Enrollment in the new marketplaces created by the Affordable Care Act
appears to have passed the 7 million mark as traffic surged on the final day of open enrollment, according to administration officials
. That would meet the initial projection from the Congressional Budget Office
, a projection that was scaled back to 6 million after the botched rollout of healthcare.gov
, the federally facilitated website used to sign up in 36 states, including Arkansas.
Many observers, even among the law's supporters, doubted that the target was possible after the disastrous performance of the website in the early weeks of enrollment. While that remains an embarrassing unforced error with both political consequences and real harm to folks attempting to enroll, it appears more and more likely that it will end up being a footnote in the history of the law. A detour on the track, not a wreck of the train.
The final-day surge (compared by some to shopping on Black Friday or by one Utah state officia
l to "trying to find a parking space at Walmart on December 23") came despite the fact that the administration had given folks an extension to sign up
. Whatever the final tally was at midnight last night, it will grow in the coming weeks.
In the grand scheme of things, the 7 million number isn't very meaningful. It was a projection done by the CBO, their best guess on how enrollment would turn out — despite my headline, it was never really a target
with any tie to the functionality or efficacy of the law. Moreover, the big national numbers aren't the real story. Each marketplace in each state (and the District of Columbia) has its own population. The size of each — and more importantly, the mix in terms of health — is very different state by state. The implementation of Obamacare is often reported as one big story, but it's really 51 stories. To take our own example, Arkansas has seen enrollment lag in the Arkansas Health Insurance Marketplace
, at least based on numbers released through March 24. Yet the state should have a robust population on the Marketplace thanks to the unique private option
policy, which will put more than 100,000 Medicaid beneficiaries into the market. Those are the sorts of state-specific nuances that the big headline number cannot capture.
Critics will note, fairly, that the number includes people who have not yet paid their first premium. If people never pay up, they won't be covered. Health and Human Services Secretary Kathleen Sebelius
said that 80-90 percent of enrollees have paid a premium. If 15 percent never pay, the coverage expansion achieved yesterday will be more like 6 million, not 7. In Arkansas, around a quarter of the enrollees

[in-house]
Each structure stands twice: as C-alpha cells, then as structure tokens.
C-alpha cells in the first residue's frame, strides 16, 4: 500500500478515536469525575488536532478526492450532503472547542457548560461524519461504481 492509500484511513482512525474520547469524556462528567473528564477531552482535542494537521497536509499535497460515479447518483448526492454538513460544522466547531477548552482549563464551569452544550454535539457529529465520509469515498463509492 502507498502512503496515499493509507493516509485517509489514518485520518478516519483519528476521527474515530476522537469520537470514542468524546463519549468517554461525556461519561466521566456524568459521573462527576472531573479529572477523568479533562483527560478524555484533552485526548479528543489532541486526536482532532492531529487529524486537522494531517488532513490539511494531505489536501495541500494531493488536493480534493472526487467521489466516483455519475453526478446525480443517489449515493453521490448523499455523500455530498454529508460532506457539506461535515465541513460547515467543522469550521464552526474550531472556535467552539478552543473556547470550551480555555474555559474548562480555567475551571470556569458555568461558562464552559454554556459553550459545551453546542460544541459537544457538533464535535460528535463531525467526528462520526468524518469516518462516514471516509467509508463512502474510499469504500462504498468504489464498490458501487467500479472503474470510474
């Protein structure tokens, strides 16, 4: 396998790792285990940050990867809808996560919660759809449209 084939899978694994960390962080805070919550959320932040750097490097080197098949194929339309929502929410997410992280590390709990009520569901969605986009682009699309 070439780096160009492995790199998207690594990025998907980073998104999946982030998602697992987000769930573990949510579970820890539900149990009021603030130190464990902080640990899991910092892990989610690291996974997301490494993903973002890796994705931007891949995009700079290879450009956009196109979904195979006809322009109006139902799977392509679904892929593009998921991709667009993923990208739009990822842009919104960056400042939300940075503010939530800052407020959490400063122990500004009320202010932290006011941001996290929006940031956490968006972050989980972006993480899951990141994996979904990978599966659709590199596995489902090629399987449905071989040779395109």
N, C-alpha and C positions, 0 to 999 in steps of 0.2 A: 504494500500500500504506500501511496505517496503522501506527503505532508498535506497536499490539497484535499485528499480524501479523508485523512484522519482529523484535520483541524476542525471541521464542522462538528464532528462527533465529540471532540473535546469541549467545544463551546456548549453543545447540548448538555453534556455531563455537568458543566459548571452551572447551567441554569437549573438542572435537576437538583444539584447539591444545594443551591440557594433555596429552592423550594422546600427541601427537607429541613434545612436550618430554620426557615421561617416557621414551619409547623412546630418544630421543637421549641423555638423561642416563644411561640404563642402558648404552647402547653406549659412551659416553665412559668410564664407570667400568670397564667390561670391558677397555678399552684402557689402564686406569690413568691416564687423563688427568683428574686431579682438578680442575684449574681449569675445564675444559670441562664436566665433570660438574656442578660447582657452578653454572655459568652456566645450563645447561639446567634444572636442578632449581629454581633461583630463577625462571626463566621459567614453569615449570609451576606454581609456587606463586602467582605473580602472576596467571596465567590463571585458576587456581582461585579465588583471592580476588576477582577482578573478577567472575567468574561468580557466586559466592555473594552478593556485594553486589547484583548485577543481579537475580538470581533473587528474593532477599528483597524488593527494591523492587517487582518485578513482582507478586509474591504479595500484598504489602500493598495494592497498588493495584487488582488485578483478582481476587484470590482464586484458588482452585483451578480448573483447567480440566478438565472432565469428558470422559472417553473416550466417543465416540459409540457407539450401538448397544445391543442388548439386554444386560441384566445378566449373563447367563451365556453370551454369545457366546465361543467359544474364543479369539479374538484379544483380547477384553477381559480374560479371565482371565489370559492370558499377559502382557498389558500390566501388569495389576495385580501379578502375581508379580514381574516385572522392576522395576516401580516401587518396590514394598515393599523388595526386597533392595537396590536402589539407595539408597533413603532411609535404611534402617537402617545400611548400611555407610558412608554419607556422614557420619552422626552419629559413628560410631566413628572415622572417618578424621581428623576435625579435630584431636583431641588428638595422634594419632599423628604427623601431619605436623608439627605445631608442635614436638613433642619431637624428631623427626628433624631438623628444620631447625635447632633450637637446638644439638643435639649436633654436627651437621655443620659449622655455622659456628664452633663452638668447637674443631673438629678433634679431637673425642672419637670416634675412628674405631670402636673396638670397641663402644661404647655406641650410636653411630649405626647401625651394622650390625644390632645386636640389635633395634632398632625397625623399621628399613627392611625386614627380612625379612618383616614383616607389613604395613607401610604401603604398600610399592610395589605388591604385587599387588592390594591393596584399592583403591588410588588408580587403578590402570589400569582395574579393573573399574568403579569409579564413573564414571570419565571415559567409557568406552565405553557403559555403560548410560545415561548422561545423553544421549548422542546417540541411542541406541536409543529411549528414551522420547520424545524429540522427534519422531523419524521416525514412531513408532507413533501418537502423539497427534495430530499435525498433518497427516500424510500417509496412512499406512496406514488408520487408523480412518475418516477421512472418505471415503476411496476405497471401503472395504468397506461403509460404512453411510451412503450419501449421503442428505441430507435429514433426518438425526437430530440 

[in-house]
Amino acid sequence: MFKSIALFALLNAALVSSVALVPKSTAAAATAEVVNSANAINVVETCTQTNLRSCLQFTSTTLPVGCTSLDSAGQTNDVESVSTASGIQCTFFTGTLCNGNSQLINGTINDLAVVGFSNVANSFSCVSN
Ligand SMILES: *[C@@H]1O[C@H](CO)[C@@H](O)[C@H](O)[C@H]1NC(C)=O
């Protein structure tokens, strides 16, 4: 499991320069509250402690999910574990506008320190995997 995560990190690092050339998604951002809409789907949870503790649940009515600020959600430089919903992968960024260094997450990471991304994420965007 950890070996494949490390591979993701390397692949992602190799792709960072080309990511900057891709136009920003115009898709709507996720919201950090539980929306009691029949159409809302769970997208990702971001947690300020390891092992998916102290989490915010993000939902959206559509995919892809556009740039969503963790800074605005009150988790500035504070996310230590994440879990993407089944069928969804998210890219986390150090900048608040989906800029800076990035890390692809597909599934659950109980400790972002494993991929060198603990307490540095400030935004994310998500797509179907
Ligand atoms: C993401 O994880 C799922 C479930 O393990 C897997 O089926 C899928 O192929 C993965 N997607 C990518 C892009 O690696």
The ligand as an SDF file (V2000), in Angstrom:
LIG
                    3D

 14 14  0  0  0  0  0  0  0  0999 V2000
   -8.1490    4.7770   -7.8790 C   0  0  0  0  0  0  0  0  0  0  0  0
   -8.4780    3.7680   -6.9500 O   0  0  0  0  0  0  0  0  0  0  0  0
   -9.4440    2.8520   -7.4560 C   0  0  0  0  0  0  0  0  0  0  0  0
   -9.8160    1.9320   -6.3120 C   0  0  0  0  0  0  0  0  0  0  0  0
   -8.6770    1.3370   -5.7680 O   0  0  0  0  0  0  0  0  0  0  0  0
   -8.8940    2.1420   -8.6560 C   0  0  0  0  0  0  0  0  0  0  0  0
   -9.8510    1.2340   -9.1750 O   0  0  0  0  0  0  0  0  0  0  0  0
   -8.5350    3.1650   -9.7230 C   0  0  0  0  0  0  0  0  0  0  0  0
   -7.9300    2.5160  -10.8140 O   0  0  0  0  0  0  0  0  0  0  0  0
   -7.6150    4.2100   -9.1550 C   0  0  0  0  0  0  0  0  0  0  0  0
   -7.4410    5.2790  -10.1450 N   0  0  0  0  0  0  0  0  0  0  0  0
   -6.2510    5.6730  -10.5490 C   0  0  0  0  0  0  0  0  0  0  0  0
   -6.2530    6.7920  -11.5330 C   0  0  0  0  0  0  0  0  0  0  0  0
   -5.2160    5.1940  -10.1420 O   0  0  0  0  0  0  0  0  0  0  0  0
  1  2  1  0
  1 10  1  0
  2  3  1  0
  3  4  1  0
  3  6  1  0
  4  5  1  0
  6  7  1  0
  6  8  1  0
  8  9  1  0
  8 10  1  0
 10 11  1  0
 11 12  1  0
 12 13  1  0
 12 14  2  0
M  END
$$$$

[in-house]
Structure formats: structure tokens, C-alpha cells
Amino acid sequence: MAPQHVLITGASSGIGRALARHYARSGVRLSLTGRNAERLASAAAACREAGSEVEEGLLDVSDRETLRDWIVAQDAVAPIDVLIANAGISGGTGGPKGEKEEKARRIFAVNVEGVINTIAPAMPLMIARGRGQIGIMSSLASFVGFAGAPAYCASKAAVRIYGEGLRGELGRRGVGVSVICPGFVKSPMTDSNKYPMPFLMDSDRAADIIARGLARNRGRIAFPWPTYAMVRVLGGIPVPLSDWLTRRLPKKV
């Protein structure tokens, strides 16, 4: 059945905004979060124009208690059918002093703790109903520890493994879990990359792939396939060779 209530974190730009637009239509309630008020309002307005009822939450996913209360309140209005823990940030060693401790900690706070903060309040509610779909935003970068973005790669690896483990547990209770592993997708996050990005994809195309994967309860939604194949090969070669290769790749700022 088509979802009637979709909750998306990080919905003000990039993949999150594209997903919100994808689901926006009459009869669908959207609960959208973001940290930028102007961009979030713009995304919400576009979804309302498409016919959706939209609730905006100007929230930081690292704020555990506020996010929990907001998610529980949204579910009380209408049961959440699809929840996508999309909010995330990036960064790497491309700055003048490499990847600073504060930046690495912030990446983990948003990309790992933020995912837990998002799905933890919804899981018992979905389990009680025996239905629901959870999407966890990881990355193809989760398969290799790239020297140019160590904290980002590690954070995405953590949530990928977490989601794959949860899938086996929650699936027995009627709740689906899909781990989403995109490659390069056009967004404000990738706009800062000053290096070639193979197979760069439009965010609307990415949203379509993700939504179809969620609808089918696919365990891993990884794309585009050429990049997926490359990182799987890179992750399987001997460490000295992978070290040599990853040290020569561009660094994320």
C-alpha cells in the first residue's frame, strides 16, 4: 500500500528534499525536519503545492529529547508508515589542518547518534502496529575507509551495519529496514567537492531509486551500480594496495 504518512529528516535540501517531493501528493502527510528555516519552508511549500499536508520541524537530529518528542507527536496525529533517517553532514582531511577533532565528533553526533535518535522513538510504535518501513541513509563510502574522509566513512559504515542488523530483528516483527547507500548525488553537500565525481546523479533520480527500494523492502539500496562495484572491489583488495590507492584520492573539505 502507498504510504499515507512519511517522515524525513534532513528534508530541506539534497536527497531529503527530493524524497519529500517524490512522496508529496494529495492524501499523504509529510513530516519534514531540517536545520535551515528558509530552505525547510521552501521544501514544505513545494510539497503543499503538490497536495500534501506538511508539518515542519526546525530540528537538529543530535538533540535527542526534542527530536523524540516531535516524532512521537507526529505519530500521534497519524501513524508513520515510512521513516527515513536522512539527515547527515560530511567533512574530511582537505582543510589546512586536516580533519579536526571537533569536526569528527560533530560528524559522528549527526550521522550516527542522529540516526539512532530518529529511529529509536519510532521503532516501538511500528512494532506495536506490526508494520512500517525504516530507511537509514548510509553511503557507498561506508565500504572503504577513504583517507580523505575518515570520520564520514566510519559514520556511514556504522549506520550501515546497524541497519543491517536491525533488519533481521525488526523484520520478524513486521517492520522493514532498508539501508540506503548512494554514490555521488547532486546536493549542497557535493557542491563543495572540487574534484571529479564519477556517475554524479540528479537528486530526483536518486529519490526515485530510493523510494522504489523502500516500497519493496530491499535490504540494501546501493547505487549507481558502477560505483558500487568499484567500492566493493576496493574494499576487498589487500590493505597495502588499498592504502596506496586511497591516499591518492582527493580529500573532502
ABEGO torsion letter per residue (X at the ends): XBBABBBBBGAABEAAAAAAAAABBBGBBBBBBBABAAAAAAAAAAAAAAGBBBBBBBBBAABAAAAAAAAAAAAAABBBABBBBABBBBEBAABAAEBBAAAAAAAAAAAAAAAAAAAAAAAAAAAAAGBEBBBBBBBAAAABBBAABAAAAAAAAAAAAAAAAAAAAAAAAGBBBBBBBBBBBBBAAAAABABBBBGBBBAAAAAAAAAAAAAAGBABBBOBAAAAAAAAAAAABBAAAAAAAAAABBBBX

(through March 24) are not yet covered because they have not yet paid the first month's premium.
All of those caveats notwithstanding, reaching 7 million has long been a symbolic
target, a big-picture signpost that the law was on its intended path forward. It is symbolic, too, because of the gleeful certainty with which the law's critics declared that it was out of reach. It is symbolic because the law's critics used to say that this was a product that nobody wanted. It is symbolic because the law's critics once trumpeted the early low enrollment numbers, convinced of their train-wreck prophecy, convinced that the law was doomed.
For all of the hollering, Obamacare enrollment ended up right where the CBO thought it would as the law was implemented (and better than the CBO projected more recently). That warped graphic I posted yesterday
from Fox News is a perfect illustration of a talking point and a narrative collapsing, even as its purveyors try to hold on tight.
If you want a sober look at the big-picture lay of the land on Obamacare, I'd recommend Jonathan Cohn's long post
at the New Republic last night. Read the whole thing
but here's the thesis:
But if the real story about Obamacare is a lot more complicated than the sign-up figures indicate, it’s also a lot more complicated than the conservative caricature of Obamacare would have you believe. The Affordable Care Act has unleashed a great many changes—some good, some bad, some in between. And it’s going to be a long time before there's enough evidence to assess them carefully. But the available data points offer hints about what is happening. And while they don’t add up to a clear, definitive vindication of the law, they are enough to justify some real optimism—the kind that hasn’t been possible since October 1, the day healthcare.gov launched, crashed, and nearly took the whole liberal cause into cyberhell with it.
People are signing up for health insurance they need. The law, despite the fantasies of its political opponents, will not simply collapse. There are big open questions
going forward, but Obamacare appears to be making progress
on reducing the number of uninsured people in this country.
That's true in Arkansas, where 150,000 people and counting have gained coverage via the private option
. Only a little more than 30,000
non-private-option consumers (see here
for an explanation of those two separate groups) had signed up on the Arkansas Health Insurance Marketplace
as of a week ago, but the Democrat-Gazette reports this morning
that, as with the rest of the nation, the state saw a surge in the final days of open enrollment.
Whatever the final tally in Arkansas and the rest of the nation, opponents of Obamacare will have to come to terms with a new political reality: repealing the law will mean taking those people's health insurance plans away.